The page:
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Second Edition - ReviewsClick here to order now

The Publisher of LOGISTICS DIGEST, Lee Cisneros, wrote:

"I am amazed at the scope, the depth of the subjects covered, the number of citations and addenda and the quality of the information being presented. The book is a "tour de force" of a very complicated subject, presented by the author who also acknowledges input from a host of talented individuals who provided assistance in the preparation of this book. . . . Do not be daunted by the size or even the weight of this book, nor feel that you have to read every page. What you do have is a valuable information resource that can be used to research and evaluate specific problems, find suggestions for solutions and importantly, provide solid options for actions."
What's Law Got To Do With It? by Cliff Lynch, Click here to download full review.

Book Review by Tom Foster, Senior Editor, Global Logistics & Supply Chain, October 25, 2004

"If you are among the majority of supply chain executives who have been told that freight transportation is no longer a big issue because it's deregulated, a book from one of the most prominent transportation attorneys in the U.S. will open your eyes. William J. Augello's book Transportation, Logistics and the Law (Second editor, 2004), reveals the legal risks, costs and other traps for the unwary that threaten the smooth operation of every supply chain. More important, this text explains in very clear language how to prevent many of these problems and what to do if your company is involved in any of the myriad legal hassles that are extremely common when moving freight today.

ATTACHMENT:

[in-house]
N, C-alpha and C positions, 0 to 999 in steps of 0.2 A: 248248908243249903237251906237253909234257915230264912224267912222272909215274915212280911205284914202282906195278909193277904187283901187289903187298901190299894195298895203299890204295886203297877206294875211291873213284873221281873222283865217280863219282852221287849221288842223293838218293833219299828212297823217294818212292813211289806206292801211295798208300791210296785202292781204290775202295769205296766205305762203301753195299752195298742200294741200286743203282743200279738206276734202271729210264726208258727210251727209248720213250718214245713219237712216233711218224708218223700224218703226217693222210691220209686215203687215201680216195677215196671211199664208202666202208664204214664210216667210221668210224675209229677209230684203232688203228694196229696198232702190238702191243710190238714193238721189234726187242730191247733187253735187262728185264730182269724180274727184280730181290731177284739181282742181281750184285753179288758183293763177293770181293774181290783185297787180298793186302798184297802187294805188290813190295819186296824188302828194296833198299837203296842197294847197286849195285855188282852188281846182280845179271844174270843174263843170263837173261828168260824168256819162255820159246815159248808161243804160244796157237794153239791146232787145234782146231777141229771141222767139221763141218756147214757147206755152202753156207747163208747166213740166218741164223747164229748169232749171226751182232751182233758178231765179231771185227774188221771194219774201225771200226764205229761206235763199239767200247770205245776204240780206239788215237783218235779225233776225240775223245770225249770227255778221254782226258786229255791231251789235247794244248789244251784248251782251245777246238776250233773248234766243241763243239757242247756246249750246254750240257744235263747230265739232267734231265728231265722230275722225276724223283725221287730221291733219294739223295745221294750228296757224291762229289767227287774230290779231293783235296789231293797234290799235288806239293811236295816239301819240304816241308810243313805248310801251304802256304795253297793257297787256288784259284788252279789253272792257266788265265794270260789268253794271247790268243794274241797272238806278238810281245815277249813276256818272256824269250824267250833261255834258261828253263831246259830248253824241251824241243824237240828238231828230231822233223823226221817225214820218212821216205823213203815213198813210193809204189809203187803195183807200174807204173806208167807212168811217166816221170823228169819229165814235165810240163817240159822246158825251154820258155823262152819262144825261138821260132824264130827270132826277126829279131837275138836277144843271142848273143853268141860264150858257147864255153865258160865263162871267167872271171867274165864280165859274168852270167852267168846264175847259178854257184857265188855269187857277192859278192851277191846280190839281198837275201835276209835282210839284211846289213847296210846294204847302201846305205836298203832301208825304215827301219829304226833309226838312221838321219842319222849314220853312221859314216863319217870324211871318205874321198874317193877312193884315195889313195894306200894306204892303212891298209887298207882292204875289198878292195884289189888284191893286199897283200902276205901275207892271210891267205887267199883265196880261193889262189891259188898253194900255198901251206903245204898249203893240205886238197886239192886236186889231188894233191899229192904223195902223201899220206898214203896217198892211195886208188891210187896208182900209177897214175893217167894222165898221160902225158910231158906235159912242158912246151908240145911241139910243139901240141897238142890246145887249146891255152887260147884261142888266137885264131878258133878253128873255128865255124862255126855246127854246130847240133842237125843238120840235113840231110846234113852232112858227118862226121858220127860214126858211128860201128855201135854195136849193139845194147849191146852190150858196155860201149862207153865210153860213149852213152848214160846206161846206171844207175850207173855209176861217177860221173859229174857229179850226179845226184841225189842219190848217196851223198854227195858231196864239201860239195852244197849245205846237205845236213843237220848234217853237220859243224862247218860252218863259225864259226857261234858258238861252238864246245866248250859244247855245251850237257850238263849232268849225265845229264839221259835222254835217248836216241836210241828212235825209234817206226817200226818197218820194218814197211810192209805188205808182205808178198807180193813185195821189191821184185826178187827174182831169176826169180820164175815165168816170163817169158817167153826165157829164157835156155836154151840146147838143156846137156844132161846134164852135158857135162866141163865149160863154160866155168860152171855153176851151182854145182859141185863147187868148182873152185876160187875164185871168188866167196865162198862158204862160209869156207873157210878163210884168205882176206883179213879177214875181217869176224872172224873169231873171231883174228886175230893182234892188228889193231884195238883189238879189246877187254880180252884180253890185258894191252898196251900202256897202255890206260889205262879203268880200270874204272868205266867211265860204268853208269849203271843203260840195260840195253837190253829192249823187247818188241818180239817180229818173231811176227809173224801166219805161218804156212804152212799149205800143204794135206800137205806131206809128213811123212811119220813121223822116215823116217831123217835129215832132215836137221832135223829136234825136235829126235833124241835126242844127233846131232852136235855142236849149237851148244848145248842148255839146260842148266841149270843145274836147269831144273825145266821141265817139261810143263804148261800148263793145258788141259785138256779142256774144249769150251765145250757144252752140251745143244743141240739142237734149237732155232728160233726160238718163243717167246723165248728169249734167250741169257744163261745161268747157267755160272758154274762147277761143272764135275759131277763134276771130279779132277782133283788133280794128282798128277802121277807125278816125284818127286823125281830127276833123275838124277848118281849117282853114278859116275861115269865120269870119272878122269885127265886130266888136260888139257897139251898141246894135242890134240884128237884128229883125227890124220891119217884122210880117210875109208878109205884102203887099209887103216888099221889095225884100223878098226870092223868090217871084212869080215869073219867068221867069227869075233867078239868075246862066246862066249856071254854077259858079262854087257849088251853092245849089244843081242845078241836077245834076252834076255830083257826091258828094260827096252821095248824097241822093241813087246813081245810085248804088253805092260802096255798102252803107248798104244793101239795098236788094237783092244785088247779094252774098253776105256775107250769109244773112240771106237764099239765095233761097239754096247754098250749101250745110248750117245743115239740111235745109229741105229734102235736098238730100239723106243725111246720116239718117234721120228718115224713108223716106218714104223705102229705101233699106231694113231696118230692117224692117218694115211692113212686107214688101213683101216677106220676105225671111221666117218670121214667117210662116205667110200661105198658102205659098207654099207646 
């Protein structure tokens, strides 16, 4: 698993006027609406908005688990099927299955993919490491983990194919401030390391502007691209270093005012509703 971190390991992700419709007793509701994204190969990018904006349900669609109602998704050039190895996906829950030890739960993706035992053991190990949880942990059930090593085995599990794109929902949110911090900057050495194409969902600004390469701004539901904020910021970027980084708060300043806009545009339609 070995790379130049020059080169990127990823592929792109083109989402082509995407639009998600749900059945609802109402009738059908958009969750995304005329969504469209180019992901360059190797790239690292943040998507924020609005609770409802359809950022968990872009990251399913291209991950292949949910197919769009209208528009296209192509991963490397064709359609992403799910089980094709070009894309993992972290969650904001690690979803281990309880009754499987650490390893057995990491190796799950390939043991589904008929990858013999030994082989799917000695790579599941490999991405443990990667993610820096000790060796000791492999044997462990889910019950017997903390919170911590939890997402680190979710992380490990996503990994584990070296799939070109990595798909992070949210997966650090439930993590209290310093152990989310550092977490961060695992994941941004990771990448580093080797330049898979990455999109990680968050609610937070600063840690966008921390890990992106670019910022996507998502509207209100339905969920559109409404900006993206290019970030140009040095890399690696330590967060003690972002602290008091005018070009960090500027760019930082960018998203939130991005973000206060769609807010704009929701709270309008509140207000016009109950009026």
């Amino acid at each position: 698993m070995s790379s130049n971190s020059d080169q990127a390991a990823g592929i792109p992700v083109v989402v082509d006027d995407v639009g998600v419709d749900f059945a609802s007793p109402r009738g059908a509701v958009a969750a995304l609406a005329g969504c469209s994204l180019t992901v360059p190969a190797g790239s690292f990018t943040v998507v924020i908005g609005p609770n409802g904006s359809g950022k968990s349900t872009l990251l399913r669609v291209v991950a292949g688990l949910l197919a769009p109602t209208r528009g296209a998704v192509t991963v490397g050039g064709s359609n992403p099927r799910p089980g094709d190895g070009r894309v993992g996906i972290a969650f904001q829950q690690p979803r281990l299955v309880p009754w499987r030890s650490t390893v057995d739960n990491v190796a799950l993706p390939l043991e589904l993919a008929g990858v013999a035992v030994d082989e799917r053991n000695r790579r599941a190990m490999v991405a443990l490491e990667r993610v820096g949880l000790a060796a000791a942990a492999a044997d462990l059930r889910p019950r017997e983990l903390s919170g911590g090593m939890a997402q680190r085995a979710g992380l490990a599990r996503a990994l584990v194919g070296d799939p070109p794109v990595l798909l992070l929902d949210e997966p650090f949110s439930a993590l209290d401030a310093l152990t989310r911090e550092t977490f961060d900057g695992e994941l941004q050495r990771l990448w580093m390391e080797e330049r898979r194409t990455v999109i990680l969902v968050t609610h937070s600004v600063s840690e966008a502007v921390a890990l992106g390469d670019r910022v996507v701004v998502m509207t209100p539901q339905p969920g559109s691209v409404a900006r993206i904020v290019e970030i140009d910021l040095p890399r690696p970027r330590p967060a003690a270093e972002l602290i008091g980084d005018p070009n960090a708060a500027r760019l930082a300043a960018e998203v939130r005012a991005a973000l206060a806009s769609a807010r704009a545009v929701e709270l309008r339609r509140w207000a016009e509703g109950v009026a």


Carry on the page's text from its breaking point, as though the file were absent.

While the various federal, state and international agencies that regulated freight transportation for decades have ebbed away since the 1980s, even more complex and arcane bodies of law have stepped in to deal with the challenges that are inevitable with movement of goods. Problems with freight loss, damage, pricing, payment, service levels, insurance and security are as prevalent now as they ever have been. Augello's book clearly explains which bodies of law and regulation now apply to each type of transportation activity and how to resolve such issues.

The book is divided into four major sections. The first, and most important, is Augello's narrative explaining the law and regulations covering every aspect of transportation including:
Transportation, Logistics and the Law -by William J. Augello, ESQ.

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  • Federal jurisdiction
  • Regulation of the railroads, motor carriers, airlines and ocean carriers
  • Regulation of intermediaries to include brokers, forwarders and 3PLs
  • Multimodal shipping
  • Principles of contract law for transportation
  • Liability for loss and damage
  • Cargo insurance
  • Shippers' and carriers' duties and responsibilities
  • Importing and exporting
  • Terms of sale
  • International laws and treaties
  • Hazardous materials laws and regulations
Two large appendices follow containing the actual text of carefully selected statutes and regulations covering the most common problem areas impacting users of transportation. Approximately 30 small appendices follow and include very handy tables, check lists, sample agreements, documents, glossaries and otherwise hard-to-find information that makes Augello's book an everyday reference source.

Augello served for nearly 30 years as head of the Transportation Consumers Protection Council, which helps companies deal with basic issues such as freight claims for loss and damage and transportation pricing. His book devotes a significant amount of his attention to such transactional issues, which high-level supply chain executives may consider relatively minor issues. As Augello points out, however, a company with a net profit margin of one percent must sell $100,000 of its products to make up for $1,000 unrecoverable loss.